European Seabass

European Sea Bass Dicentrarchus labrax
European seabass (Dicentrarchus labrax) Image: © Hans Hillewaert / CC BY-SA 4.0

Scientific name: Dicentrarchus labrax
Also known as: Seabass, bass
MCRS: 420mm


Bass have streamlined bodies with a large head and mouth. They have large silver scales and two dorsal fins; the front fin has 8-9 sharp spiny rays. Bass are commonly found at around 50cm in length with the largest recorded 103cm.

Habitat and Distribution

Bass is a demersal species found sub-tidally down to 100m. They are widely distributed around the North East Atlantic and Mediterranean Sea. The species has been recorded around all UK coasts.

Bass are able to tolerate a range of salinities as they occupy shallow waters, estuaries and out into deeper waters. Adults spend the winter in deeper water, shoal in early summer and move into coastal waters and estuaries. Young fish are known to school in shallow waters for at least one year before joining the adults and moving offshore in the winter. In recent years bass are being recorded further north, and this northward extension to their range could be to follow changes in sea temperature. Their distribution is thought to be highly affected by water temperature.

Life Cycle, Reproduction and Feeding

Distribution of Bass Map
Distribution of Bass By Etrusko25, Dicentrarchus labrax map, CC BY-SA 3.0

Bass mainly feed on shrimp and molluscs but are also a schooling predator of crustacea, squid and smaller fish including small herring and sandeels. They are an important part of food chains in estuaries and coastal waters.

Bass Life Cycle AC 2014
Illustration of the European sea bass Dicentrarchus labrax life cycle. Source: Population Dynamics of the European Sea Bass (Dicentrarchus labrax) in Welsh Waters By Abi Carroll Reproduced with authors permission.

Sexual maturity in Atlantic fish is reached at around 4-7 years (30-40cm) in males, and 5-8 years (36-46cm) in females. Adults move closer inshore into warmer waters to spawn from March to mid-June. Spawning occurs in batches, and eggs are pelagic. The length of time of embryo development depends on the water temperature but lasts around 3-4 days at 13-14°C, when eggs hatch and larvae drift inshore. Juvenile bass will remain in shallow inshore waters for 4-5 years. They then migrate between inshore spawning grounds and feeding grounds further offshore. Bass are a relatively slow growing species and it can take up to 7 years to reach MCRS (42cm). They are consequently vulnerable to overfishing. It has a lifespan of up to 25 years.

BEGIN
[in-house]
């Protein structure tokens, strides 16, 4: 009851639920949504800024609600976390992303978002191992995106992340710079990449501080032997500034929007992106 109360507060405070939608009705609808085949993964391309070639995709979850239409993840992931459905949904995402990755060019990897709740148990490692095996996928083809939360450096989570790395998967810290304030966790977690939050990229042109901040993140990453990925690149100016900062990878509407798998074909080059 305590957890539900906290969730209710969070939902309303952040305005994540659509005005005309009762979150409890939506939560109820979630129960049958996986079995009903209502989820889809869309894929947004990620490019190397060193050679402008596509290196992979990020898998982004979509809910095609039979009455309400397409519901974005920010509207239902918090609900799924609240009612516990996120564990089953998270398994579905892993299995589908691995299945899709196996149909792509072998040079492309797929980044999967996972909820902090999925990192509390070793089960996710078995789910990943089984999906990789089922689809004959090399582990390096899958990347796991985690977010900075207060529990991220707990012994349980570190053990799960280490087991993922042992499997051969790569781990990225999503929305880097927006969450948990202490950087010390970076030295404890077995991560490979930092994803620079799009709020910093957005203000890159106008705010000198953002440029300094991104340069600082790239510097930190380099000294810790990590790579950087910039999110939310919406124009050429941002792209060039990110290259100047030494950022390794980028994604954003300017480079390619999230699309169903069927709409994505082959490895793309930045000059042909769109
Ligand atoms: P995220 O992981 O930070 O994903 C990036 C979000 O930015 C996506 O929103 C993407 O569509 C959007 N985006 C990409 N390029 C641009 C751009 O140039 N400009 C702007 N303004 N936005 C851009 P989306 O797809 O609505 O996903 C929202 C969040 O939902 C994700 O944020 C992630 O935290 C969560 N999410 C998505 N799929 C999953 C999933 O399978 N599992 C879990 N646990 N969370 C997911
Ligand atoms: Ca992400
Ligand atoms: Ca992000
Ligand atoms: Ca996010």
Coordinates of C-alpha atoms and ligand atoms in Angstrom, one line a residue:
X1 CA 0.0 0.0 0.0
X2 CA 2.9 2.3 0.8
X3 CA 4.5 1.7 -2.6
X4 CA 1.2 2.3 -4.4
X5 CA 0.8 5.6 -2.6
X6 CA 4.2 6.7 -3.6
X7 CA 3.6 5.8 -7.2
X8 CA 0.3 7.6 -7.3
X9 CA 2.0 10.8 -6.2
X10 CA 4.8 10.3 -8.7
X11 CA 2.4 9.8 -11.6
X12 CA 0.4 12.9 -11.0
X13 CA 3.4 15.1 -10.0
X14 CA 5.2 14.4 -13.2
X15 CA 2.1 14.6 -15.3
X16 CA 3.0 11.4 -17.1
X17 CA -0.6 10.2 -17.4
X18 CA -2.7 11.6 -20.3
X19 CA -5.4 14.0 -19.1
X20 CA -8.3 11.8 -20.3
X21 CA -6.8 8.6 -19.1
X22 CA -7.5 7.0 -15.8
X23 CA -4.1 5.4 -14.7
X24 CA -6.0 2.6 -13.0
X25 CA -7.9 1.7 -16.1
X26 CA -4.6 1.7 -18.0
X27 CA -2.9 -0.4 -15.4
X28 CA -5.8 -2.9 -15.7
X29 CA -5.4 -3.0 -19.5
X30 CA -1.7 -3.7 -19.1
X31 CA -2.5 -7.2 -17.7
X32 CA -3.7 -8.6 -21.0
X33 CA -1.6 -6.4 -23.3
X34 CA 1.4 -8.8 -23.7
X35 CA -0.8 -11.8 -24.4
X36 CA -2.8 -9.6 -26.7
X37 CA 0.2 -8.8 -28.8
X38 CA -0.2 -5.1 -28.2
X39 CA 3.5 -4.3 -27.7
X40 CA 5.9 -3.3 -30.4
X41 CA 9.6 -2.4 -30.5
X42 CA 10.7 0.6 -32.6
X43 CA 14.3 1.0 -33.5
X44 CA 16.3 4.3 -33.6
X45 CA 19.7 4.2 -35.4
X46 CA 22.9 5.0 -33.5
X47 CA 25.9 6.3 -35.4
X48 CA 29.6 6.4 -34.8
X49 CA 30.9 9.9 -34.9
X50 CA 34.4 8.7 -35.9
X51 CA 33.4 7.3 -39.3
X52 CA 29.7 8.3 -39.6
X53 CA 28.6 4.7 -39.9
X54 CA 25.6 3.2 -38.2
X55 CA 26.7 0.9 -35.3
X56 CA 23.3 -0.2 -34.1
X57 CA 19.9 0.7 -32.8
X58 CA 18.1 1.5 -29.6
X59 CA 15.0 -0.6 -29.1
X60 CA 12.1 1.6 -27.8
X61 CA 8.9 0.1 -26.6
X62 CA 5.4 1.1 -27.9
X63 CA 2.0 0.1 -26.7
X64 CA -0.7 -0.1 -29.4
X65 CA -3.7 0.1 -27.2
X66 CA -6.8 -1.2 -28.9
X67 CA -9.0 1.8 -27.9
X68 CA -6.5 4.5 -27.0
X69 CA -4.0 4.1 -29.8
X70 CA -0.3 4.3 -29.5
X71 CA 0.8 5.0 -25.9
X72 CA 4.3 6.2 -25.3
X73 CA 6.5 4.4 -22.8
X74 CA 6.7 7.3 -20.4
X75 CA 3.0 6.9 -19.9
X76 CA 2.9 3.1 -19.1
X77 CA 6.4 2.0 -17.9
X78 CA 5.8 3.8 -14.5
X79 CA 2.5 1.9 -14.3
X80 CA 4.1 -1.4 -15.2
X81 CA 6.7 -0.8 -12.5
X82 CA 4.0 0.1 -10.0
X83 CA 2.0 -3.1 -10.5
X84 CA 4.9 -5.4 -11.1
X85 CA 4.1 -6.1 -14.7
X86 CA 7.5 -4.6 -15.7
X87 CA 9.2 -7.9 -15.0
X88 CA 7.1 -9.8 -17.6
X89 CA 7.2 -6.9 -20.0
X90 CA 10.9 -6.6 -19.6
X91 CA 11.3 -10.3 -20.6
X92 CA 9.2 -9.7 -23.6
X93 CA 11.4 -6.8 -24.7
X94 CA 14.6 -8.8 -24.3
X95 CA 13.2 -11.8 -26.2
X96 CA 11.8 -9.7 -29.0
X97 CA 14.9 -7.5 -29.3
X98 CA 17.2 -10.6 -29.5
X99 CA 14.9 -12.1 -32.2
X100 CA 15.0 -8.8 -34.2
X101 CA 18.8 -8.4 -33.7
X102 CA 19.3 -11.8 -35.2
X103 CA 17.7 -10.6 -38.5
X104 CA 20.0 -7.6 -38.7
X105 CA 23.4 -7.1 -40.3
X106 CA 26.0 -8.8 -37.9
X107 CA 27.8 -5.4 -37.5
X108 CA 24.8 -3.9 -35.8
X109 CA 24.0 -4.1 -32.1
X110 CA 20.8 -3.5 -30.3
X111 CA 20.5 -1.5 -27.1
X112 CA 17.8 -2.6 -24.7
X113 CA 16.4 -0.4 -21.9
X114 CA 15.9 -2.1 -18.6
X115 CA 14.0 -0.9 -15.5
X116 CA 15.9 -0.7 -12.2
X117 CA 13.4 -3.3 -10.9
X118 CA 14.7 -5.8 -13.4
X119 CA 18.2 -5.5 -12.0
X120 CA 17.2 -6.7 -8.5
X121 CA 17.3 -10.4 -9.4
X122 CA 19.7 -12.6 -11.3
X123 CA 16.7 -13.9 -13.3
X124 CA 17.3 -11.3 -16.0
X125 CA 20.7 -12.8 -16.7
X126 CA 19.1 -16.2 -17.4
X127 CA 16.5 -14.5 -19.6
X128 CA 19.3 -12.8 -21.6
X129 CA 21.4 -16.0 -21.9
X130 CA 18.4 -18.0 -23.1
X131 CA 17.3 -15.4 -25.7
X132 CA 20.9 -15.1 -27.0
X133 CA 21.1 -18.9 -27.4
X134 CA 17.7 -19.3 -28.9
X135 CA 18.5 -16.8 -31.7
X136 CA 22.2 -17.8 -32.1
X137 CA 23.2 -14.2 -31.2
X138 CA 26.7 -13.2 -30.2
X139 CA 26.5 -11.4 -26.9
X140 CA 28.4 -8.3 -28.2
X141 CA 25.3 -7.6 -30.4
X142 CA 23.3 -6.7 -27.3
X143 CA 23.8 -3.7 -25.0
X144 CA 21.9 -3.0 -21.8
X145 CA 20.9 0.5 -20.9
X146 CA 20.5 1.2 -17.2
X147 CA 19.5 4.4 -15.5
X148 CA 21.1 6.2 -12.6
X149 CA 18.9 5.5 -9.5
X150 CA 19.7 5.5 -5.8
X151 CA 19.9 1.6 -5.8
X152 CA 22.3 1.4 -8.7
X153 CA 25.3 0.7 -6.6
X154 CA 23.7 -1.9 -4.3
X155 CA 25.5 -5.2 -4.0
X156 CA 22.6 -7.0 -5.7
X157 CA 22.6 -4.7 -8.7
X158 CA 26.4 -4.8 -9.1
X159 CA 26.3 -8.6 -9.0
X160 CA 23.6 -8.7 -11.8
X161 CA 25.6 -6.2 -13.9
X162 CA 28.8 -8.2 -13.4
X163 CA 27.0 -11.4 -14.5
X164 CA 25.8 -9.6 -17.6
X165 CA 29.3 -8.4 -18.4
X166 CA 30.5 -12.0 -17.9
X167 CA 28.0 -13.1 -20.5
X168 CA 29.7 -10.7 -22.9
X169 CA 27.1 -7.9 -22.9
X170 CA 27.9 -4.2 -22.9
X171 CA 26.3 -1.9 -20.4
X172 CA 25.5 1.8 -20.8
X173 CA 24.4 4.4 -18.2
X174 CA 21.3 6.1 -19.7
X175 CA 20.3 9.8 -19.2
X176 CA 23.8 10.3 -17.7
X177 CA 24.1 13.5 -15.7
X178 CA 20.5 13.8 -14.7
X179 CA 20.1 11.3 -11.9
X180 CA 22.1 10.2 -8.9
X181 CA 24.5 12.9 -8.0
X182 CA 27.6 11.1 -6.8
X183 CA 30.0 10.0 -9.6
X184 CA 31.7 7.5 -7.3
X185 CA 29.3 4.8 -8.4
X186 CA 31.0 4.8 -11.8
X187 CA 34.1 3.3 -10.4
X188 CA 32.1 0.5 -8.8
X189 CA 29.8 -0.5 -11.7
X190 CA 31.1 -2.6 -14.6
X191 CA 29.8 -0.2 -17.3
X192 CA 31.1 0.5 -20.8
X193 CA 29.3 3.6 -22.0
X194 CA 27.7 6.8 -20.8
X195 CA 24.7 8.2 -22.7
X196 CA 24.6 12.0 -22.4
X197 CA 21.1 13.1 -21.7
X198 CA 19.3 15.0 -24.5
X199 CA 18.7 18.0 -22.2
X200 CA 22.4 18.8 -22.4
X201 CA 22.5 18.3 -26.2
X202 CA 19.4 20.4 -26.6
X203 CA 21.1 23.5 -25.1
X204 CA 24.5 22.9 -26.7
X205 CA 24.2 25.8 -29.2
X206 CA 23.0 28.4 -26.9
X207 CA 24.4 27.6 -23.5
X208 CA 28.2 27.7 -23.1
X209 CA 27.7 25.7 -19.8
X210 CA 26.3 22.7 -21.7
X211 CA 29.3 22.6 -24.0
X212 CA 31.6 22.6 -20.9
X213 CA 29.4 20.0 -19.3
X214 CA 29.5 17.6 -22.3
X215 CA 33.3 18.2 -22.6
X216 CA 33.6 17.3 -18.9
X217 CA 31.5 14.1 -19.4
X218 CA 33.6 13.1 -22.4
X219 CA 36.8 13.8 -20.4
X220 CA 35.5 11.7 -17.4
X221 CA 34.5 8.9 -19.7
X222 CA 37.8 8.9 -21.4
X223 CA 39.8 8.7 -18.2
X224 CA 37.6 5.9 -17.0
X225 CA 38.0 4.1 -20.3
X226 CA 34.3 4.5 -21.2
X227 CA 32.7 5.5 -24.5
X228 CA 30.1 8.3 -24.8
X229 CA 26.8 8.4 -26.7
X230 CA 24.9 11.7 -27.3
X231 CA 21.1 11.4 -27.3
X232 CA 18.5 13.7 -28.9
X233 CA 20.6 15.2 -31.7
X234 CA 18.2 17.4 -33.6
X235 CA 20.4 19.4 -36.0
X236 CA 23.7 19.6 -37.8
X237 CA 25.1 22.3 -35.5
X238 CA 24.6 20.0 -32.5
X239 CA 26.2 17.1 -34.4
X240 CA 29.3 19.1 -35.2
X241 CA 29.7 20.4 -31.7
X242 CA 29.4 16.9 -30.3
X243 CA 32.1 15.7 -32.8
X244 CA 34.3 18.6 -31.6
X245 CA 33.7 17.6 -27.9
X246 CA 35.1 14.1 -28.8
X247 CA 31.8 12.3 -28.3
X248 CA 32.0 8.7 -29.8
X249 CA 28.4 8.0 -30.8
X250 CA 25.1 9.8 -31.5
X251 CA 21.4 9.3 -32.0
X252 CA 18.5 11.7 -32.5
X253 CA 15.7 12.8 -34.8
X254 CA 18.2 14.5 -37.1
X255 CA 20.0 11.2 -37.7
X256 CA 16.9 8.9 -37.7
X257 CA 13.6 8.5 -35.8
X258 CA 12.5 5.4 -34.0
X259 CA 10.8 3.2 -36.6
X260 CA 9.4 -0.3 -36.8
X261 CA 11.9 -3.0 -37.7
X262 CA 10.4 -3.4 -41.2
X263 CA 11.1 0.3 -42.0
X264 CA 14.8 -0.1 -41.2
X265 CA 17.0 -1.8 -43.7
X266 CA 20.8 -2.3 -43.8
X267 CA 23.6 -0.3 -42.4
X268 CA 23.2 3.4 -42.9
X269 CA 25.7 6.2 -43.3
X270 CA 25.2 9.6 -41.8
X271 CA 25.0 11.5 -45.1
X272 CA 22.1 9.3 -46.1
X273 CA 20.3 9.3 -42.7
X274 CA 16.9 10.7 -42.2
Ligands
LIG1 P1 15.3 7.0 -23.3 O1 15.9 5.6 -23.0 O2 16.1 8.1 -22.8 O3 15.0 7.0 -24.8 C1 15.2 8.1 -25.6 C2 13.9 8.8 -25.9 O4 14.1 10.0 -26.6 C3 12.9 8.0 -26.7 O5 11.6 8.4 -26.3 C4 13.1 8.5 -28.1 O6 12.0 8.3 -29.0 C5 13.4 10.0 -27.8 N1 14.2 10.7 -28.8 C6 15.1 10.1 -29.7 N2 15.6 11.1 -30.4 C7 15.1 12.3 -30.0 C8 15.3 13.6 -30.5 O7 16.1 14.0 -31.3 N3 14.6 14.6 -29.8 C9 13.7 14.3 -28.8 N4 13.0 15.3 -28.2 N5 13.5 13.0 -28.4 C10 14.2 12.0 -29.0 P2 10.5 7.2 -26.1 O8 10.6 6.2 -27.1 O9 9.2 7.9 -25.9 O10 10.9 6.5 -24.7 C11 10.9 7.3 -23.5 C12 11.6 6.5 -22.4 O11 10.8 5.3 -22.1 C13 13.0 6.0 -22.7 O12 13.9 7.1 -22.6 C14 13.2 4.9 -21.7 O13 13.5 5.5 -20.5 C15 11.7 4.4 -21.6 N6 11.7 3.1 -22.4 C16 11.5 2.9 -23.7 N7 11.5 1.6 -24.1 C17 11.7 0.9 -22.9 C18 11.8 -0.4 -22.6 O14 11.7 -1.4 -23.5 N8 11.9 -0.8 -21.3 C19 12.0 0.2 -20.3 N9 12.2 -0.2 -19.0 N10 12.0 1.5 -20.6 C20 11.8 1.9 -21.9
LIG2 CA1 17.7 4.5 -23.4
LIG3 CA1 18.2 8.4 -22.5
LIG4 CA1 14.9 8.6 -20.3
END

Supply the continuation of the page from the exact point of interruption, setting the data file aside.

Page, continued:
In the NWIFCA District

Bass is fished both commercially and recreationally within the District. It is an important commercial species as it provides a high value catch for many inshore fishers and one of the most important species for recreational fishers.

Fisheries Management

Within the district there are a suite of netting byelaws which vary for different areas. Read more about this here:

An area around Heysham Nuclear Power Station has been designated as a bass nursery area. All fishing activity for any species has been prohibited within this site to protect juvenile bass. Find out more at here.

The Dee Estuary is also a bass nursery area. Restrictions apply to all tidal waters enclosed by a line drawn 213º true from Hilbre Point to Mostyn Quay from 31st May – 1st October. Fishing for bass from any vessel, as well as fishing for any species of sea-fish using sand-eels (ammodytidae) as bait, is prohibited during this time.

Where commercial netting occurs in Marine Protected Areas it undergoes an assessment to ensure the activity does not cause risk to conservation features. HRAs carried out for netting in the District’s European Marine Sites can be found here.

Additional Information

Due to the major issues around stock status and sustainability (see below), Defra and French government have funded research into bass populations, distributions and movement. Research undertaken by CEFAS and IFREMER has provided new data that could prove vital in our ability to conserve this species by improving our understanding, and protecting the most critical areas through specific spatial and temporal management. Find out more on the C-Bass blog.

There is some evidence that stocks in NWIFCA District may be separate from English Channel and Southwest stocks. It is crucial to understand the linkages and NWIFCA has recently teamed up with CEFAS to bring the C-Bass project to the North West. The project aims to work with commercial and recreational fishing sectors to tag bass with data storage tags. These tags log information on movement and activity of bass to give us information on the distribution and activity of different populations.

Where commercial netting occurs in Marine Protected Areas it undergoes an assessment to ensure the activity does not cause risk to conservation features. HRAs carried out for netting in the District’s European Marine Sites can be found here.